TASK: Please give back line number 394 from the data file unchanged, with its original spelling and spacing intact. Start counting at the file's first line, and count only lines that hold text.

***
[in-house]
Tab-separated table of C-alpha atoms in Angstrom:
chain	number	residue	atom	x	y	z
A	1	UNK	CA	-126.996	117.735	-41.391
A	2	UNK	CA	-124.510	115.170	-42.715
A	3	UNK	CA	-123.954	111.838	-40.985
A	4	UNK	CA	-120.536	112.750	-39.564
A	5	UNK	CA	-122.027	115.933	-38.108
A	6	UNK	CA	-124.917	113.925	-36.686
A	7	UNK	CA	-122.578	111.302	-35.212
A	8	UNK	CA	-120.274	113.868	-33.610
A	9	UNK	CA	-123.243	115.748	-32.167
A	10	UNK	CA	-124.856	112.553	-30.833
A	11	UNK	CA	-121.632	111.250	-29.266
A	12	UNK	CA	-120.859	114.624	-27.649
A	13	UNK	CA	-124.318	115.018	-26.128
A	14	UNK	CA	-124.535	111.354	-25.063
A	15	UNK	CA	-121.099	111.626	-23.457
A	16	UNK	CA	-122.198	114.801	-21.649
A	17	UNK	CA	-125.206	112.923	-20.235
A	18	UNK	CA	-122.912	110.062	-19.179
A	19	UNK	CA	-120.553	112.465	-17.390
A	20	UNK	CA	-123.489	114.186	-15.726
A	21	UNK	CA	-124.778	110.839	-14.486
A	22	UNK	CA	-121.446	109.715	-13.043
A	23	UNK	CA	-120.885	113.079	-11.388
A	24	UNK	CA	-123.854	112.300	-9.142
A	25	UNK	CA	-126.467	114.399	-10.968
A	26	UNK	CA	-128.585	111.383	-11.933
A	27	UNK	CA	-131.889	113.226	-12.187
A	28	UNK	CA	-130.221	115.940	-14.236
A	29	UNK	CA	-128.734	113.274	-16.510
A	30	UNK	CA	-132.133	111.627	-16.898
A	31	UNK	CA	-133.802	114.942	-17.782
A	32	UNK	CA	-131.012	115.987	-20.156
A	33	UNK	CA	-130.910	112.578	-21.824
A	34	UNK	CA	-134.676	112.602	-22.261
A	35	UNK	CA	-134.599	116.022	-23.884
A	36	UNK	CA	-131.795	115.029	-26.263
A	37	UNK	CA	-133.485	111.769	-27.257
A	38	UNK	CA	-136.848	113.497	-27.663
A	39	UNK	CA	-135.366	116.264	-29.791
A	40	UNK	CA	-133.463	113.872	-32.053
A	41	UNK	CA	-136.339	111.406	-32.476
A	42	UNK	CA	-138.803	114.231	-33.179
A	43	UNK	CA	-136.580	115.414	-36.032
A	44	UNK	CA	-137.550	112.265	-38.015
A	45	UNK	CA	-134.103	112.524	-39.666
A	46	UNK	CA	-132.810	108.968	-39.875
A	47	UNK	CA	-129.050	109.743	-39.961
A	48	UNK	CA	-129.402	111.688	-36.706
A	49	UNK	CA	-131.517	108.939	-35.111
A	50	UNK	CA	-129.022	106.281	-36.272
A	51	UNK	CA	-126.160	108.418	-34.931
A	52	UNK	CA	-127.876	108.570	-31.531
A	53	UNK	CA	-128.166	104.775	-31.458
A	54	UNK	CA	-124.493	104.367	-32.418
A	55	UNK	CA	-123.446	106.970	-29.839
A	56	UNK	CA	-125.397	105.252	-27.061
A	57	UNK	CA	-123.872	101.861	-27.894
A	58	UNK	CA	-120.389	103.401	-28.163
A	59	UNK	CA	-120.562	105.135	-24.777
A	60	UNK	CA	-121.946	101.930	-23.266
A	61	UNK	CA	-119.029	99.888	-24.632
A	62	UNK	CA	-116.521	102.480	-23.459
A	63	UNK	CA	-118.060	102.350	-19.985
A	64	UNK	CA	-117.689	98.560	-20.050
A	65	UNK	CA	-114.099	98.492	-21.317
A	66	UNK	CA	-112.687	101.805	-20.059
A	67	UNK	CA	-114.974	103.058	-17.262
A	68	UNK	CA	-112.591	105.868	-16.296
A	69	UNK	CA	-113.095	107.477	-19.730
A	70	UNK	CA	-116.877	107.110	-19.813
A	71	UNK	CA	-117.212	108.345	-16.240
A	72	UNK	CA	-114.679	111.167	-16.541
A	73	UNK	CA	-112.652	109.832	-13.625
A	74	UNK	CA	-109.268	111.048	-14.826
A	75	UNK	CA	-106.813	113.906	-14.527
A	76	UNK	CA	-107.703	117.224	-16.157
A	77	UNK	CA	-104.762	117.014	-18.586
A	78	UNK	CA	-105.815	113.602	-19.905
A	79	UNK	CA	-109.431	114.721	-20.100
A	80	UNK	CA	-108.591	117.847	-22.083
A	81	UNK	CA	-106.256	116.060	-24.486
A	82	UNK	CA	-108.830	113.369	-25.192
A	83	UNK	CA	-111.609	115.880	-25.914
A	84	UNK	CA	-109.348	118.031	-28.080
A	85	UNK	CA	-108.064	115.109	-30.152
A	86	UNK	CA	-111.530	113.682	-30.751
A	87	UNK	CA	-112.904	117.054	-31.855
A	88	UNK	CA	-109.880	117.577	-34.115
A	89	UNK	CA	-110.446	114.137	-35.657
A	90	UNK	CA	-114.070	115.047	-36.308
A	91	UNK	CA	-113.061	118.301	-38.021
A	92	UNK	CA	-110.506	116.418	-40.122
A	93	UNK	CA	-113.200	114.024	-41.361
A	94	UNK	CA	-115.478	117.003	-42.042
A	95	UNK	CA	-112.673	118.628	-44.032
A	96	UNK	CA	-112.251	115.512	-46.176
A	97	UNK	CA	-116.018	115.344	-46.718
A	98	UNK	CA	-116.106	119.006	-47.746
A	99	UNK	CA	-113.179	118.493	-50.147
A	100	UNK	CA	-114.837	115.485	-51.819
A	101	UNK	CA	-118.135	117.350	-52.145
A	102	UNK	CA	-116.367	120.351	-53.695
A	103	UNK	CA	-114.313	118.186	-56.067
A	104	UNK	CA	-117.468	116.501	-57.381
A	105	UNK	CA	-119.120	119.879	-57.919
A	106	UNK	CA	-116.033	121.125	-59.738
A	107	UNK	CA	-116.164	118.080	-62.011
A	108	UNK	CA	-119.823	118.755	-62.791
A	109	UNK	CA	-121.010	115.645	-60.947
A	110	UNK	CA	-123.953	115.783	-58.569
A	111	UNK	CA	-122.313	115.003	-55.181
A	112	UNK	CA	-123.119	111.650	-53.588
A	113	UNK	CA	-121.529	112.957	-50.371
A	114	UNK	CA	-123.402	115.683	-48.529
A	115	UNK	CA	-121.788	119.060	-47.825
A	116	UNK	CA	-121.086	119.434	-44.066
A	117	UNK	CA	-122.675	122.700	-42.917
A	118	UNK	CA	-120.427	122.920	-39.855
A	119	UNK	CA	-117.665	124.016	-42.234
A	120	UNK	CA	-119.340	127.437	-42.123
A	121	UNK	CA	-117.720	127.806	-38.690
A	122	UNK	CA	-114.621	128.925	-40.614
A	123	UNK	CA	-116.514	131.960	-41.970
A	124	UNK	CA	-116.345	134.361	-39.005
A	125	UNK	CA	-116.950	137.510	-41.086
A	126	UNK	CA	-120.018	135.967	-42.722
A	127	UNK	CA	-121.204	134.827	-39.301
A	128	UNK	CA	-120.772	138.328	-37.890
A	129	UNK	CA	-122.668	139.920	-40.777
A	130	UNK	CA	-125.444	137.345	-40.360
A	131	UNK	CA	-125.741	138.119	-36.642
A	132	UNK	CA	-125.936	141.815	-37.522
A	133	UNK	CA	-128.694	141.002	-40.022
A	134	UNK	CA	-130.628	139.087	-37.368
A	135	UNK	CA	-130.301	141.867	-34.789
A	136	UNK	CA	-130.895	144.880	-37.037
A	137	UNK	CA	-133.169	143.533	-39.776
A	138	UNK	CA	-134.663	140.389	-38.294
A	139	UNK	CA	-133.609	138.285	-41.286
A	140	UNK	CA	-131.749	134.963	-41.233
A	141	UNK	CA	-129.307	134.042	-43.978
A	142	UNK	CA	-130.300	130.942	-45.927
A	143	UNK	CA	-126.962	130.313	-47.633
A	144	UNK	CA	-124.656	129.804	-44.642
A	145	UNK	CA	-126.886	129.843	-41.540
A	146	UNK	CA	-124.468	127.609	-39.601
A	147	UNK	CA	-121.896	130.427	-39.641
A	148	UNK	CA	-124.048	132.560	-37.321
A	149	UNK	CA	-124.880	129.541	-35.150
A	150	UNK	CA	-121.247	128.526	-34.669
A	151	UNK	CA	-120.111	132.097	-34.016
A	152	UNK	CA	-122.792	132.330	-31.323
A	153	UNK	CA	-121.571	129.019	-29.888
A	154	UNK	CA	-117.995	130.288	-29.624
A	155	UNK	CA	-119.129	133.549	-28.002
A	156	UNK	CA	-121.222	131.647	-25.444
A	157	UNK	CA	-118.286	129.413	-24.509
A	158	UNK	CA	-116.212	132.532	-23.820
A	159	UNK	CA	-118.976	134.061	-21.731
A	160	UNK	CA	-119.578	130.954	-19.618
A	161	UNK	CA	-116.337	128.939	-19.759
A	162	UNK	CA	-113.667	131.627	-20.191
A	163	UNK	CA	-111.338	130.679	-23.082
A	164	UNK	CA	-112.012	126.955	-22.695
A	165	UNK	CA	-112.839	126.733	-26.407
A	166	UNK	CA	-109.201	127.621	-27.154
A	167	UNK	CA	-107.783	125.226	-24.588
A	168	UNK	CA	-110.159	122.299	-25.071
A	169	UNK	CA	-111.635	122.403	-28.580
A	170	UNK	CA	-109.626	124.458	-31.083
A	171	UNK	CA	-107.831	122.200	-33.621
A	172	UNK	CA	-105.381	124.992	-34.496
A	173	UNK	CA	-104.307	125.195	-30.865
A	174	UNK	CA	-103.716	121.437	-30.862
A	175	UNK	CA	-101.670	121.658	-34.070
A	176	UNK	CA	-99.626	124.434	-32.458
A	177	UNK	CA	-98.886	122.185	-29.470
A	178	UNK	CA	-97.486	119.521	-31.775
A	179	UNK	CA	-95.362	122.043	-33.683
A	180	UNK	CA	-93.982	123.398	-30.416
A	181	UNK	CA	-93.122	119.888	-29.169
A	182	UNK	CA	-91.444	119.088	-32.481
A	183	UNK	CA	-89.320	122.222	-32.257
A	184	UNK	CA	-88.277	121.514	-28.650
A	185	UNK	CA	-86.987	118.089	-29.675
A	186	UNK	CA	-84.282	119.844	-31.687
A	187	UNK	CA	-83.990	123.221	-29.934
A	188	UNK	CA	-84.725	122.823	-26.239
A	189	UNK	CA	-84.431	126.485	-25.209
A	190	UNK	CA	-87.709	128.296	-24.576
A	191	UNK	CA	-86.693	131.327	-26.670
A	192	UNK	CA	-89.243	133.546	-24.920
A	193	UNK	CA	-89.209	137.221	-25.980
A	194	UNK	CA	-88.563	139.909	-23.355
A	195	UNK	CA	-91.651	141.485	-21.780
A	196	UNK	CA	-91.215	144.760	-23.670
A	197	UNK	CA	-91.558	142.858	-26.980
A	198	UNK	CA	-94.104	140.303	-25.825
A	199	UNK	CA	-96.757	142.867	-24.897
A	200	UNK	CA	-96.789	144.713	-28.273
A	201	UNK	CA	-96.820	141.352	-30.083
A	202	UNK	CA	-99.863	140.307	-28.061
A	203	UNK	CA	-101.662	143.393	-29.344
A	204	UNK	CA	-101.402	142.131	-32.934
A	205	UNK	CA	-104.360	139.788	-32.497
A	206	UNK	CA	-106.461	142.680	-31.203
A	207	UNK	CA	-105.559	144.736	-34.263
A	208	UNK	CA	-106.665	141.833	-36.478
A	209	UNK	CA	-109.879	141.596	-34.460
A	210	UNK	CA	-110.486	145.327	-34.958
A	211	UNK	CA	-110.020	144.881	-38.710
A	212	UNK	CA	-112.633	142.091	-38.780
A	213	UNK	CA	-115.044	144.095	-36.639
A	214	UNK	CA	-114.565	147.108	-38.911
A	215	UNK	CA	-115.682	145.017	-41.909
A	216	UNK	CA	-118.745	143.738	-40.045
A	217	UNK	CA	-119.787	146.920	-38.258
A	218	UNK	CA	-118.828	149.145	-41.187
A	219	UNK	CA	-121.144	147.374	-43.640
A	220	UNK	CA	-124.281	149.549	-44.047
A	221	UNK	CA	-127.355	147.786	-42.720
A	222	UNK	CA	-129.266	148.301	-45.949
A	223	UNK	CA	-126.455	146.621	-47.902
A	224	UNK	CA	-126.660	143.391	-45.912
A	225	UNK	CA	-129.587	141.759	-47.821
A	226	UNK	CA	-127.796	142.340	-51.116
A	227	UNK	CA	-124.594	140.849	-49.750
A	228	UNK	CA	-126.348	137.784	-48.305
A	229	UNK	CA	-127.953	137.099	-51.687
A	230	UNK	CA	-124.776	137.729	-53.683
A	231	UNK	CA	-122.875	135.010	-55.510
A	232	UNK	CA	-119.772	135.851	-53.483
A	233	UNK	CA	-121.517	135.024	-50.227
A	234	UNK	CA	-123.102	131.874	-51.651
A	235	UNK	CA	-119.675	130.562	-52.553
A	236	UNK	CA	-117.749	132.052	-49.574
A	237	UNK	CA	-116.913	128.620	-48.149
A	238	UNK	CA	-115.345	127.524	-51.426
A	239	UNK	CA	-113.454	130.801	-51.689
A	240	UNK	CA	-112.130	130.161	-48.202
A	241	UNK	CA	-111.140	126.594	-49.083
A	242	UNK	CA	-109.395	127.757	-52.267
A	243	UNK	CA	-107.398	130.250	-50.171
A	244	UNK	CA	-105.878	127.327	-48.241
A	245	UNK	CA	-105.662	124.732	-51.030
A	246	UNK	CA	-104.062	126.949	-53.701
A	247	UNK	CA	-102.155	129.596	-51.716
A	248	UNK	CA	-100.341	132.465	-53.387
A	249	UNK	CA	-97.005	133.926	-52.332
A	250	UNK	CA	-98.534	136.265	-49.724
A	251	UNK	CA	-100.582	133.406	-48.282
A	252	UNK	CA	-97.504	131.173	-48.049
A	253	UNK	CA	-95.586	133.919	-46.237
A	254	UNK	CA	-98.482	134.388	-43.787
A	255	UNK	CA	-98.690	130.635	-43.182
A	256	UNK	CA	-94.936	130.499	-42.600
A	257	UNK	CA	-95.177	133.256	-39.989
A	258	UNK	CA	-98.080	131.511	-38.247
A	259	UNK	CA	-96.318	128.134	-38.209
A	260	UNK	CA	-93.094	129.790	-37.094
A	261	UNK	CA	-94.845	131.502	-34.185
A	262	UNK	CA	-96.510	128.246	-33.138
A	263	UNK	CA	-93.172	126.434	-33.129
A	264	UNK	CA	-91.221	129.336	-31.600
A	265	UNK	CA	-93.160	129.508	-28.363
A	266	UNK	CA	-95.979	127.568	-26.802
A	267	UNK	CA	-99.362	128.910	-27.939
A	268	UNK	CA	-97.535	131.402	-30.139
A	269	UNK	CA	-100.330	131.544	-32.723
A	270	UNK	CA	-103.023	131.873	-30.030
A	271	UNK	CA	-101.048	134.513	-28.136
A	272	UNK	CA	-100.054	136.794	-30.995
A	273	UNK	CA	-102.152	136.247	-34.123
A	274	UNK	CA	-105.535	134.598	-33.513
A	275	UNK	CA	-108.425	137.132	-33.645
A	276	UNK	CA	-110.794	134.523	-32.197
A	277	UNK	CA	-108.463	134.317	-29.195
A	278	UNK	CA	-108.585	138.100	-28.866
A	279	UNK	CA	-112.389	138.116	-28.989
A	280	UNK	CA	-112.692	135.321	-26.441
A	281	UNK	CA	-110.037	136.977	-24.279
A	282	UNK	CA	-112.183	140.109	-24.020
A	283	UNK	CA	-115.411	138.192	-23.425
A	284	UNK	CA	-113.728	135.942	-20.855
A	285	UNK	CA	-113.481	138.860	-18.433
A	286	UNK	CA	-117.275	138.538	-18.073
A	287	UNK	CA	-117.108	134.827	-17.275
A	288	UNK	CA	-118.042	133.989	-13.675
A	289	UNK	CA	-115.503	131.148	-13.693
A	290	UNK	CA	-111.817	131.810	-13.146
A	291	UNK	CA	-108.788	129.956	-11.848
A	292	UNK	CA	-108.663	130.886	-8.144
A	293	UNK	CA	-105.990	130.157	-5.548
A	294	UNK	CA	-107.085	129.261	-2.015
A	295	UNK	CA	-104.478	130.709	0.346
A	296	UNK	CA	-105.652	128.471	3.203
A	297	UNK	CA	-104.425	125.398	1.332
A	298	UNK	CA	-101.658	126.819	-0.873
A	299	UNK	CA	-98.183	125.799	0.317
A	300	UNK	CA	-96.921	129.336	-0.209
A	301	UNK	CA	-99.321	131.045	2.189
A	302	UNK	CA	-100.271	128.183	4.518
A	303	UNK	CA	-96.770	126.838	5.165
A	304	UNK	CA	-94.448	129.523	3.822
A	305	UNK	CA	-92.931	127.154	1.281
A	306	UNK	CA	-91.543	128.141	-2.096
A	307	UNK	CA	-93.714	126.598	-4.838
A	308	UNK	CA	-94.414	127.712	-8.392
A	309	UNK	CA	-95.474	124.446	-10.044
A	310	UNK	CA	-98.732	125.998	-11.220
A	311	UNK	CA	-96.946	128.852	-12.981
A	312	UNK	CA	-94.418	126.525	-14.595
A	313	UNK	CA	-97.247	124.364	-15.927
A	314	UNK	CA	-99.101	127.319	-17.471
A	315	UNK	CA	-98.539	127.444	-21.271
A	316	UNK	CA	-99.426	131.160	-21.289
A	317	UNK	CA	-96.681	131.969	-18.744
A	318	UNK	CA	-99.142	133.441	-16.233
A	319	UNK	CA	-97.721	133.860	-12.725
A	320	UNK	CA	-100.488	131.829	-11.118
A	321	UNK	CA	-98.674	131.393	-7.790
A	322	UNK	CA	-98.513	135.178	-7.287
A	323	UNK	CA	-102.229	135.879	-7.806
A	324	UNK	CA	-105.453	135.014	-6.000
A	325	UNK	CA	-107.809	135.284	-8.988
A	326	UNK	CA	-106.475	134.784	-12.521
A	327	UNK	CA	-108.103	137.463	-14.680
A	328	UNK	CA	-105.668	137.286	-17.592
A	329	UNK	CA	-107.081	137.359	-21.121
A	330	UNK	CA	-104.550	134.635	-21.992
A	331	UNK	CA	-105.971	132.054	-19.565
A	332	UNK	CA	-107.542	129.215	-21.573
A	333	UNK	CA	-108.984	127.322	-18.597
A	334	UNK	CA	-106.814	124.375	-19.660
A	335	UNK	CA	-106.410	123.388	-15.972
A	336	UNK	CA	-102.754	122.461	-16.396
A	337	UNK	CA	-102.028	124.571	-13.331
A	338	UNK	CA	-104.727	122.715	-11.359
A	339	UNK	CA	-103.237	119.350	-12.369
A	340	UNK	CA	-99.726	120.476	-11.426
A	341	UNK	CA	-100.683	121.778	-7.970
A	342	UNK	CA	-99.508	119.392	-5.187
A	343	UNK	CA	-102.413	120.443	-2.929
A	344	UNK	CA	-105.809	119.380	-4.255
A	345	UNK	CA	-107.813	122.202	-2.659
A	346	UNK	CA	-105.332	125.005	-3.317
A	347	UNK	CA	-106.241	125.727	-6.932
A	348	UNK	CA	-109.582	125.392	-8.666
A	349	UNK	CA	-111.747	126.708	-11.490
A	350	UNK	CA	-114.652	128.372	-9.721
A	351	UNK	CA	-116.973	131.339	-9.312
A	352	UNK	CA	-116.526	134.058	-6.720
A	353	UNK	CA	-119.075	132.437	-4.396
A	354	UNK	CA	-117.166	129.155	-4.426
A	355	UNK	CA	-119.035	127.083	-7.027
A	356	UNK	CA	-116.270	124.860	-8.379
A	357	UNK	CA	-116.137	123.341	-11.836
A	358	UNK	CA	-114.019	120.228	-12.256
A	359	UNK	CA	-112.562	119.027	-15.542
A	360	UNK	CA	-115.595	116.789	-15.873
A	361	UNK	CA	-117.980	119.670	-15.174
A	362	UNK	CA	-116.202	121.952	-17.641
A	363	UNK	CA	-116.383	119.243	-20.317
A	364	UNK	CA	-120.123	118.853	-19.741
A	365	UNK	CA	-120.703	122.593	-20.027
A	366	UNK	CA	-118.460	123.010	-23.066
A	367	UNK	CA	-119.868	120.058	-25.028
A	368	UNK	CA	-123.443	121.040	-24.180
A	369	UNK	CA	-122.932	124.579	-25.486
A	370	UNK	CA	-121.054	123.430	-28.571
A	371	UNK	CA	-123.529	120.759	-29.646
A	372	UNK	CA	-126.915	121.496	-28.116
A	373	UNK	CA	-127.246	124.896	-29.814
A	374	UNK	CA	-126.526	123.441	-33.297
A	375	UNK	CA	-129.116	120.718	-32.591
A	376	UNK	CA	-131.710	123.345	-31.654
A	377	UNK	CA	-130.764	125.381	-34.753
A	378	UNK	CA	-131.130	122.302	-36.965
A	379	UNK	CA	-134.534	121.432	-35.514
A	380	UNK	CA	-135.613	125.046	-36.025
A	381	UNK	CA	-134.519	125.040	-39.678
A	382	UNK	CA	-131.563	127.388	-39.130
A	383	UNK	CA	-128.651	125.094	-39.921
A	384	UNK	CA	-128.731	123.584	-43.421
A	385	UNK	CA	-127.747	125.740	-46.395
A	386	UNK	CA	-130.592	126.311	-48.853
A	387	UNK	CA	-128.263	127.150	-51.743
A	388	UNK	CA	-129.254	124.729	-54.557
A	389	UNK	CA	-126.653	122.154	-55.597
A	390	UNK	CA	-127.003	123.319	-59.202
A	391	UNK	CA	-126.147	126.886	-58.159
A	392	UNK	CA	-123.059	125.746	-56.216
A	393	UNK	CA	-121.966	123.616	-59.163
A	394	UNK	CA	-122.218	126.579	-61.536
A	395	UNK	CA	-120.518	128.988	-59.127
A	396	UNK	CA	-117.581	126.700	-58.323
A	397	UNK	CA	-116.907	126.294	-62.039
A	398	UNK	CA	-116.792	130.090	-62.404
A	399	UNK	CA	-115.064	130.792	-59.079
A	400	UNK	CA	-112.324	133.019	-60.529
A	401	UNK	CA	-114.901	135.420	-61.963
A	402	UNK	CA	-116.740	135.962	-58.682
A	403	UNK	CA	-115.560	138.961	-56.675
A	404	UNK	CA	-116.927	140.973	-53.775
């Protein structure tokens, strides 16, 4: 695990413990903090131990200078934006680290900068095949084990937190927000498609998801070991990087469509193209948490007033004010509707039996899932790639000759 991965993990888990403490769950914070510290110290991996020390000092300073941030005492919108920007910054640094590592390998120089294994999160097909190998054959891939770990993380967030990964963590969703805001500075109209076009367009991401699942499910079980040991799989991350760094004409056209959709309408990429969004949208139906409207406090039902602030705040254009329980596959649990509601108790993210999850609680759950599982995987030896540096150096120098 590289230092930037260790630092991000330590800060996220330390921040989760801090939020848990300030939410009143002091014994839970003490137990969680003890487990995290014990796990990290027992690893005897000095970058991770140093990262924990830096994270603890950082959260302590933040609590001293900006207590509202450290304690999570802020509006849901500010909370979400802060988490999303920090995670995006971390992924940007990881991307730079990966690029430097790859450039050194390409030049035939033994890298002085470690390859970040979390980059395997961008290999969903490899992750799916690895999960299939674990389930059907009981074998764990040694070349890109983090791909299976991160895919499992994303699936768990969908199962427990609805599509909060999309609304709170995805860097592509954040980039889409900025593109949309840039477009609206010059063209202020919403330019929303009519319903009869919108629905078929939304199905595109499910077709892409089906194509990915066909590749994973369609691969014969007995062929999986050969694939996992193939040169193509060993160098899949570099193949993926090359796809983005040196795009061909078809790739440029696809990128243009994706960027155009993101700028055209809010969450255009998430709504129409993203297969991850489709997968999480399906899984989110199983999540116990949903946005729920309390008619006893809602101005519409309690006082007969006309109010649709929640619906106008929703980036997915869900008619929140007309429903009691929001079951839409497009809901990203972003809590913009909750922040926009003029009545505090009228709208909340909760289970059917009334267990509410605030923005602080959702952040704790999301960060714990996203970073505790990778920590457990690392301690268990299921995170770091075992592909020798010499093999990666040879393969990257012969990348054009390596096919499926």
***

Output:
A	391	UNK	CA	-126.147	126.886	-58.159